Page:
Andre Tarkovsky had a penchant for confronting our worn-in perceptual habits and restoring a sense of awe and wonder to the ways we see. Relatively ordinary scenes and settings in his films always have a way of transubstantiating into spiritual states.
I am reminded of another wizard of pictorial rigor and invention, Belgian surrealist painter Rene Magritte. I introduced Tarkovsky in these pages after mentioning some Danish filmmakers and promising to compare and contrast them with him. I haven’t gotten around to that yet. This is what can happen when you open the iris on a vast and intricate subject such as this. In doing so, it feels natural to identify another root influence in modern art that helps me comprehend and appreciate Tarkovsky all the more. There seems to be some overlap in these two artist’s interests. Magritte addressed what he called “the problem of the mirror” in a number of paintings. None is more effectively than his “Not to Be Reproduced (1937).
Magritte said his pictures were material evidence of freedom of thought. In addition to this similarity, Magritte’s paintings came to my mind while watching “The Mirror,” when Ignat is leafing through a book of drawings and paintings by Leonardo. The last color plate in the series is a study of hands. I’m not sure of Tarkovsky’s intent, but the disembodied particulars on that picture plane reminded me of paintings like “The White Race “(1937), “Acrobatic Ideas” (1928) and “One-Night Museum” (1927) from Magritte’s catalog. This might seem a rather obscure association if it were not for all three artists’ fascination with perspective. Where the overlap occurs is in their shared penchant for confounding our habitual ways of seeing.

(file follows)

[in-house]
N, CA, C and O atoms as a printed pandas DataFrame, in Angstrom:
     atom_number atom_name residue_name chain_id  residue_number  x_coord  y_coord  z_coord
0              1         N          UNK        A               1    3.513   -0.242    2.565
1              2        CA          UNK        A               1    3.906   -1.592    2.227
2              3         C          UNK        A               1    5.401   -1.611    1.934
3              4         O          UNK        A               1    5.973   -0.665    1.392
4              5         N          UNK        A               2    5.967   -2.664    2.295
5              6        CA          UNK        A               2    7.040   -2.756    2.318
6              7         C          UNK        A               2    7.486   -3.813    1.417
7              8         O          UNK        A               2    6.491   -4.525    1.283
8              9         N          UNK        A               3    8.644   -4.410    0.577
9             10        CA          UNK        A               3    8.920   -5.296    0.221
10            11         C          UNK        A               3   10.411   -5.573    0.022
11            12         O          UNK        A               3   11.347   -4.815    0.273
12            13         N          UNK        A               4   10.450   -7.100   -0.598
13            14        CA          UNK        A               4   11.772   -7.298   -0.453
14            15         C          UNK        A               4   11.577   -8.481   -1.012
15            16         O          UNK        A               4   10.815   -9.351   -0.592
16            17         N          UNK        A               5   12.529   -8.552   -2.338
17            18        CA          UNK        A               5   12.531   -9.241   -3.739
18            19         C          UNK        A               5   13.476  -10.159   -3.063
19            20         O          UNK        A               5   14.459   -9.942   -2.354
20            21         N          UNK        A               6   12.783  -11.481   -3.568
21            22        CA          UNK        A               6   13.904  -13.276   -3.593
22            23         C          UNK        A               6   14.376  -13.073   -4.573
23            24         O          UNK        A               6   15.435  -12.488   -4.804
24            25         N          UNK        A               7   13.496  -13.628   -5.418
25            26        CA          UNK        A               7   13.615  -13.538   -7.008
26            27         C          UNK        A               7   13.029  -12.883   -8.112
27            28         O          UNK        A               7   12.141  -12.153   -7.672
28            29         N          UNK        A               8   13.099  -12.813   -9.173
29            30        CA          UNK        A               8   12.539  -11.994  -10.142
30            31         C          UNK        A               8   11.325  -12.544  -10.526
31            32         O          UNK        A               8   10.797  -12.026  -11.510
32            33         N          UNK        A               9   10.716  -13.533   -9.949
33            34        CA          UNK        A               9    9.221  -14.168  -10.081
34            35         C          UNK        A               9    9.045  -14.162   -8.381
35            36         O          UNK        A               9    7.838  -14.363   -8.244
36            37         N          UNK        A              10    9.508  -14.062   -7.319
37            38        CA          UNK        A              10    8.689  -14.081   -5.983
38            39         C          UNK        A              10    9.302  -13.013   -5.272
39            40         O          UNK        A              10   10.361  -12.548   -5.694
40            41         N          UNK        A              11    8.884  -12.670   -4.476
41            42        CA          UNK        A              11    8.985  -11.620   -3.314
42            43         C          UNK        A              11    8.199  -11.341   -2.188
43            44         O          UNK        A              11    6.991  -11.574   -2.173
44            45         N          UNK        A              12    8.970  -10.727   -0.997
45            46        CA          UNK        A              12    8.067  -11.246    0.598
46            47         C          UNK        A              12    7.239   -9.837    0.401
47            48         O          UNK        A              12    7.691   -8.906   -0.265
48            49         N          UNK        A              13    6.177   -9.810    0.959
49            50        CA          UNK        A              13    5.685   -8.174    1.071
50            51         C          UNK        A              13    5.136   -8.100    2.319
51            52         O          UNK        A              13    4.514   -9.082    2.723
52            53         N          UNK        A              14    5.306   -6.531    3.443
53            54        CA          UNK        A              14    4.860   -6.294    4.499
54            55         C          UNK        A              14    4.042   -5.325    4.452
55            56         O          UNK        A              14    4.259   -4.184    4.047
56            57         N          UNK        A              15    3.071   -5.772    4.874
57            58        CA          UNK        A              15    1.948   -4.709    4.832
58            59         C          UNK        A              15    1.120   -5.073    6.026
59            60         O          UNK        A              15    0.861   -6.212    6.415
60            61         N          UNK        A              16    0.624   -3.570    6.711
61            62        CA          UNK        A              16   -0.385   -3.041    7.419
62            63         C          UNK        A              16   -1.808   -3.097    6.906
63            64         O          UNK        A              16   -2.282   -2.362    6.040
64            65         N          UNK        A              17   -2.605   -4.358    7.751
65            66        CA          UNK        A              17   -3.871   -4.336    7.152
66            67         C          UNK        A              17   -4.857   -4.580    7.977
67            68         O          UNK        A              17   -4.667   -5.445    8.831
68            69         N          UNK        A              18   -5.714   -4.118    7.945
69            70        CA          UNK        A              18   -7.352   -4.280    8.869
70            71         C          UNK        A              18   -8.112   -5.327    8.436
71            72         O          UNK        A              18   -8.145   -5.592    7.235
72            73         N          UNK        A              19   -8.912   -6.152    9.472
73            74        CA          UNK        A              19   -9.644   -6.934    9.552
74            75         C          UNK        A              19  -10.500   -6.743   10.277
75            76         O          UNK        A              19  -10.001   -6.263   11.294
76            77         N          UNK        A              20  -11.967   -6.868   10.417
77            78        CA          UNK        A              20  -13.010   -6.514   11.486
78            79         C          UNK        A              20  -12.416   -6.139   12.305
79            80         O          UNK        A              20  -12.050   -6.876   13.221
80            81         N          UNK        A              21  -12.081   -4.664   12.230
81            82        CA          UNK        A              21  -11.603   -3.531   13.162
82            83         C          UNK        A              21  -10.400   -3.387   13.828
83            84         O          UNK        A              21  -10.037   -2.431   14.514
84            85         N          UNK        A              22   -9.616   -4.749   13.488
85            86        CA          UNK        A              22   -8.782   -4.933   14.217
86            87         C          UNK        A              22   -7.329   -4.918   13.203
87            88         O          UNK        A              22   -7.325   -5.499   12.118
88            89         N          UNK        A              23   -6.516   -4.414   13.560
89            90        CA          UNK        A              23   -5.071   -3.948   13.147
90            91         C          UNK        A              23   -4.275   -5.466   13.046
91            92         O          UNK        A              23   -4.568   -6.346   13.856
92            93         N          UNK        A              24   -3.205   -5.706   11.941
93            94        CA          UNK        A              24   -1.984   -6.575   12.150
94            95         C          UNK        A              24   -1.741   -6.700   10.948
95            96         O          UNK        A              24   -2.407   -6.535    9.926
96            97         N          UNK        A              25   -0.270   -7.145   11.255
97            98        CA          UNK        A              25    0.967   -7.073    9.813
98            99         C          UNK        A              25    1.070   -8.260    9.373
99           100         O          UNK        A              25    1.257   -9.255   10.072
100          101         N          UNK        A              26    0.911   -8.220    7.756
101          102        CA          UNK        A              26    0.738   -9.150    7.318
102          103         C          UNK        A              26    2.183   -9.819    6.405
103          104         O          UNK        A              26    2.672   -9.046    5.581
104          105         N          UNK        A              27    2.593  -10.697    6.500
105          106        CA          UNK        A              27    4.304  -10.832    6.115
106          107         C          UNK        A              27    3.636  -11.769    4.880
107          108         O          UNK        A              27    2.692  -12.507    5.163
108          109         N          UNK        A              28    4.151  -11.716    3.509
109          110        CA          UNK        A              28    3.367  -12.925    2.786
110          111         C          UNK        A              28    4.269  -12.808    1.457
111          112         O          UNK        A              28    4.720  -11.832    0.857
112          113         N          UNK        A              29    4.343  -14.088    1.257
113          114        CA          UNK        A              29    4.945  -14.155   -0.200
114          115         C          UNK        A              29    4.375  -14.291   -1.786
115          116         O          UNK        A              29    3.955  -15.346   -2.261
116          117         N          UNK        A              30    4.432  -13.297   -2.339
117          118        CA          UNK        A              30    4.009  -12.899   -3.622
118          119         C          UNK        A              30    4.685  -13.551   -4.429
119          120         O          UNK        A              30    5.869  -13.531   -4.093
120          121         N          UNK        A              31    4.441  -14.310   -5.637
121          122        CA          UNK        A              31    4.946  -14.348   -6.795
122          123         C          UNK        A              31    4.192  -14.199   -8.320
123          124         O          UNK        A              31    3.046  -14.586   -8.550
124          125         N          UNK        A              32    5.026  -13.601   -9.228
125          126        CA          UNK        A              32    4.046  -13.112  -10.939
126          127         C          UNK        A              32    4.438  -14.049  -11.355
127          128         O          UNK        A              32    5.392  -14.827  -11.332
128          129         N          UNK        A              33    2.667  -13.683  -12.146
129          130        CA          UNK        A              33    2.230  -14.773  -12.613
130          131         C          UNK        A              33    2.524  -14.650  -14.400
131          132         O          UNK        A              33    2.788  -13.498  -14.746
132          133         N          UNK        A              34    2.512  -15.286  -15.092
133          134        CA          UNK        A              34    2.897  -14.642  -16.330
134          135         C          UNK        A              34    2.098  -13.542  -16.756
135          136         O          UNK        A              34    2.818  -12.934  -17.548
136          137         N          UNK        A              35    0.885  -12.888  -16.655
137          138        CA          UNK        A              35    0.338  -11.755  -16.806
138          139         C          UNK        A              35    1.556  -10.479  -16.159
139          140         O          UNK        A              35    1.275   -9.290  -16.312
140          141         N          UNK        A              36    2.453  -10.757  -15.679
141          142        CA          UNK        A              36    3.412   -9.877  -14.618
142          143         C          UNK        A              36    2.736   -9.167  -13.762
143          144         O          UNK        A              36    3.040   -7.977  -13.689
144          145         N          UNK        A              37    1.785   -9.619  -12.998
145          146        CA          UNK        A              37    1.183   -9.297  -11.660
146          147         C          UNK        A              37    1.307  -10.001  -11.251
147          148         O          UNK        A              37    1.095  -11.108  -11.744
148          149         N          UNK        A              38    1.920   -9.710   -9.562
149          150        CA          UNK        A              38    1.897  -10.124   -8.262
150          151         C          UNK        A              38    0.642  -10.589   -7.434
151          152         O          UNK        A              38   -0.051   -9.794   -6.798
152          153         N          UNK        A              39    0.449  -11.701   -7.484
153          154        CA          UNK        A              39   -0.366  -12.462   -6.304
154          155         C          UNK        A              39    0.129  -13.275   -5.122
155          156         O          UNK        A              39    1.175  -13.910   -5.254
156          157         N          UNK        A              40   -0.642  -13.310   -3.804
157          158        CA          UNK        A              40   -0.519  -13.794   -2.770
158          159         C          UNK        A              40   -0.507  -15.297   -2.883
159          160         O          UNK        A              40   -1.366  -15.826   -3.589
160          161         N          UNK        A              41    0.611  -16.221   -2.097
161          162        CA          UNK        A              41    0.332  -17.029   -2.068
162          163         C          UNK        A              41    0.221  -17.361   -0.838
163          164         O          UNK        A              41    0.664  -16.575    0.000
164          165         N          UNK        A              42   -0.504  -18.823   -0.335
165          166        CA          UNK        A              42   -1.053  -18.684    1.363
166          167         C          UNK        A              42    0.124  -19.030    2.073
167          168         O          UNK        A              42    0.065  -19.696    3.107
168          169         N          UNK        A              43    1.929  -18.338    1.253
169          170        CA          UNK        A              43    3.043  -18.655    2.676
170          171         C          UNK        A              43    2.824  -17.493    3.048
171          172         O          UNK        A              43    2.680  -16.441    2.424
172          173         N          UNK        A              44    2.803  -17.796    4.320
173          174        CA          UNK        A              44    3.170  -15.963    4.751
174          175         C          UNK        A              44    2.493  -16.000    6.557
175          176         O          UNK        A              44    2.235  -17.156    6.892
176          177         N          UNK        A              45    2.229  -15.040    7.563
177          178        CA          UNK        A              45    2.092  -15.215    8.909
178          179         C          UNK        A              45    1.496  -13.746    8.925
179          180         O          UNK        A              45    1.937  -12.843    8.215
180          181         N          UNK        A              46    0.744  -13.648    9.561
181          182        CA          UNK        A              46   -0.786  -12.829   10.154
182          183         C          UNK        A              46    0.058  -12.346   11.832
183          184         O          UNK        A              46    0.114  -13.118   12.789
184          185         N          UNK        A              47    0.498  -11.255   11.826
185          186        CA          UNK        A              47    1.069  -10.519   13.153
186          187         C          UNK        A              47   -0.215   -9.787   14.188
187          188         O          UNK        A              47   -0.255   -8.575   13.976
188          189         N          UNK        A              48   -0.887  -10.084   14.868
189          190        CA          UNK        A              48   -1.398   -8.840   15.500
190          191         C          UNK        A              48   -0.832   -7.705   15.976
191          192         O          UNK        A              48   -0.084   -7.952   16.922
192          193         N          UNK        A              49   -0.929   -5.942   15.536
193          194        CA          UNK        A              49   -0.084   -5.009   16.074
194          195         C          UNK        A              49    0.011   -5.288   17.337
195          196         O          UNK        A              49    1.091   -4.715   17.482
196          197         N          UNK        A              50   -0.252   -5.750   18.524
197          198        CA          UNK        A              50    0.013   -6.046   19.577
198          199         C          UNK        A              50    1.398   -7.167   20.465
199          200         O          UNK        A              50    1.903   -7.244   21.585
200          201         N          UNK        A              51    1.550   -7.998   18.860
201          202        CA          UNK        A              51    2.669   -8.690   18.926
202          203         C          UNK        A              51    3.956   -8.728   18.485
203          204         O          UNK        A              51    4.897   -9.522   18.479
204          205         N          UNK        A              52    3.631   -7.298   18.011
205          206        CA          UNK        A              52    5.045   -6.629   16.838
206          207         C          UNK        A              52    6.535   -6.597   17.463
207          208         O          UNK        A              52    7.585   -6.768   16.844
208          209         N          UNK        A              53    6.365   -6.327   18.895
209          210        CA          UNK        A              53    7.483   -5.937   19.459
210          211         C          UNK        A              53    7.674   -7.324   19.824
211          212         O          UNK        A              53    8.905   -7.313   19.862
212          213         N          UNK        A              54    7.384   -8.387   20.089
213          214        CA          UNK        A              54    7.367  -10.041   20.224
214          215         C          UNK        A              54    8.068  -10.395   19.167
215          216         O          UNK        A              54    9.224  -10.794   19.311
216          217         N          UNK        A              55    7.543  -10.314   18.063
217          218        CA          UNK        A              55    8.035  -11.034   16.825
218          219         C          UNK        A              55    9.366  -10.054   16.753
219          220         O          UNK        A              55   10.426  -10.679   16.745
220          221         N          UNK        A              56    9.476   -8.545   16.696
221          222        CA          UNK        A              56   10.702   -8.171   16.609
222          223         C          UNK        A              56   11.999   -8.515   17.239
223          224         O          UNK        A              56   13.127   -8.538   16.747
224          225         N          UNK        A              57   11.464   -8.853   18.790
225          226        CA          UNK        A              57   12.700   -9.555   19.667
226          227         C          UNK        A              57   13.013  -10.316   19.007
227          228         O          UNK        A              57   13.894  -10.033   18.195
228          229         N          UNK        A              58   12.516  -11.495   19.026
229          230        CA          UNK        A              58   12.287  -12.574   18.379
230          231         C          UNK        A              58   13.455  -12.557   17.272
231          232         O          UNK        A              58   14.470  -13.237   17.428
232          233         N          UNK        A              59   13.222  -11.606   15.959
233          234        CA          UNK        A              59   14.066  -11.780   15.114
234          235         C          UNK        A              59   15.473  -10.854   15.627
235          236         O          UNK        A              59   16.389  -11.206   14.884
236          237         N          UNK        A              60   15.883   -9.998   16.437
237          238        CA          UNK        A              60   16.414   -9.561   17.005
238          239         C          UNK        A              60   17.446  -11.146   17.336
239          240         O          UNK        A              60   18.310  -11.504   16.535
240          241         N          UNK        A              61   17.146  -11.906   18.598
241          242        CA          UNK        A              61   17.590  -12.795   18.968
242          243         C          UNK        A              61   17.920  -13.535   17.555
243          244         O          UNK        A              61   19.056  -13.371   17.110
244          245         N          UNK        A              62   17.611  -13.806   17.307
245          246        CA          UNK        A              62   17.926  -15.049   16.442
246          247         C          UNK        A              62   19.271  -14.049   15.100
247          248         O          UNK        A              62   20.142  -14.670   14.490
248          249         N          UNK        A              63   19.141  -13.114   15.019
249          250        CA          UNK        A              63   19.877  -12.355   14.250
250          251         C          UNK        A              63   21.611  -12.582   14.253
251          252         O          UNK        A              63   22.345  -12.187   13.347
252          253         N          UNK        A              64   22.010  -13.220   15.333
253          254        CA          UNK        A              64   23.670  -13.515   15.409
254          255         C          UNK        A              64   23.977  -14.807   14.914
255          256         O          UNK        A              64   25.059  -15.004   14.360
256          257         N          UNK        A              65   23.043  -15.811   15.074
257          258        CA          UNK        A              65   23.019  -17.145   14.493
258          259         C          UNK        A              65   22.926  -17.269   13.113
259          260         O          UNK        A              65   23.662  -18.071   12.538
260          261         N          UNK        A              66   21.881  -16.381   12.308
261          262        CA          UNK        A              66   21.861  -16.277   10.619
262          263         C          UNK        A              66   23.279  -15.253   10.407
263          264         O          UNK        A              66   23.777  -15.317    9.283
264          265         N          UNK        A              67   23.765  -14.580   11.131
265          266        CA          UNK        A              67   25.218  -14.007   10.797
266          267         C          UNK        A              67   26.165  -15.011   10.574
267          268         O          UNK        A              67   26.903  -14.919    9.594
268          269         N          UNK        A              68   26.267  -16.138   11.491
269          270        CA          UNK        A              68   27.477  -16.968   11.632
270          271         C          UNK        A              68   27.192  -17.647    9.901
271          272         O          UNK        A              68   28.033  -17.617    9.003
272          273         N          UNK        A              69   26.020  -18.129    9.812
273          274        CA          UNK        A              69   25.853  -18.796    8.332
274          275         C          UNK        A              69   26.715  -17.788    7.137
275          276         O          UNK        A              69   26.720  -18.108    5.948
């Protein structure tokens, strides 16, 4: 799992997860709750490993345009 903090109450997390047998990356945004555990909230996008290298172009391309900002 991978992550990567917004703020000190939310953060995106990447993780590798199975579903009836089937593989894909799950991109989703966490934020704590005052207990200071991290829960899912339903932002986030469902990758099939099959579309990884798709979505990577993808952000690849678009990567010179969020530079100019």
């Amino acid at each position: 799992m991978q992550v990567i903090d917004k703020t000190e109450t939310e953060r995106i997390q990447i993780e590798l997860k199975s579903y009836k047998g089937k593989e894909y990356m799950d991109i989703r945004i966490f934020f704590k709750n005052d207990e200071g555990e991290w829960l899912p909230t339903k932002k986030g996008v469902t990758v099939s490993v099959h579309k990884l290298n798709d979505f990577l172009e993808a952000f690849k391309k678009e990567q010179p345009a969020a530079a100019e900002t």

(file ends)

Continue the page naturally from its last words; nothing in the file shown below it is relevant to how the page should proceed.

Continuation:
Maria, the main character reflected in Tarkovsky’s mirror is heartbroken and grieving. Like Dreyer’s “Gertrude” she clings to idealized love. Gertrude imagines eventually meeting the object of her infatuation in the future. Maria’s ideal is anchored in the past. It invades every image in which she appears. We witness her emotional preoccupation even more acutely, with every close up, but we aren’t invited to share in it, because that’s what we’re accustomed to.
We are treated to something far more rare, Tarkovsky’s universe. His camera follows, not the characters onscreen, but the essence of a vivid moment in their past, as that very moment is imprinting in their memory. The camera grabs on to random details similar to the way our imagination does, for mental prompts associated with that time and place.
As a case in point, recall the spectacular image which takes place in the beginning of “The Mirror,” the barn fire. The sequence begins in the kitchen. Neighbors are shouting, a low rumble fades in on the soundtrack. A couple of children eat from bowls at a table. Their mother tells her children to come see the fire. The room empties out, but the camera remains. We hear the roar of combustion and voices shouting off screen, but we’re made to pause on a static view of the empty room–until a bottle falls off a table and lands on the floor mysteriously, without visible provocation. Then we move on.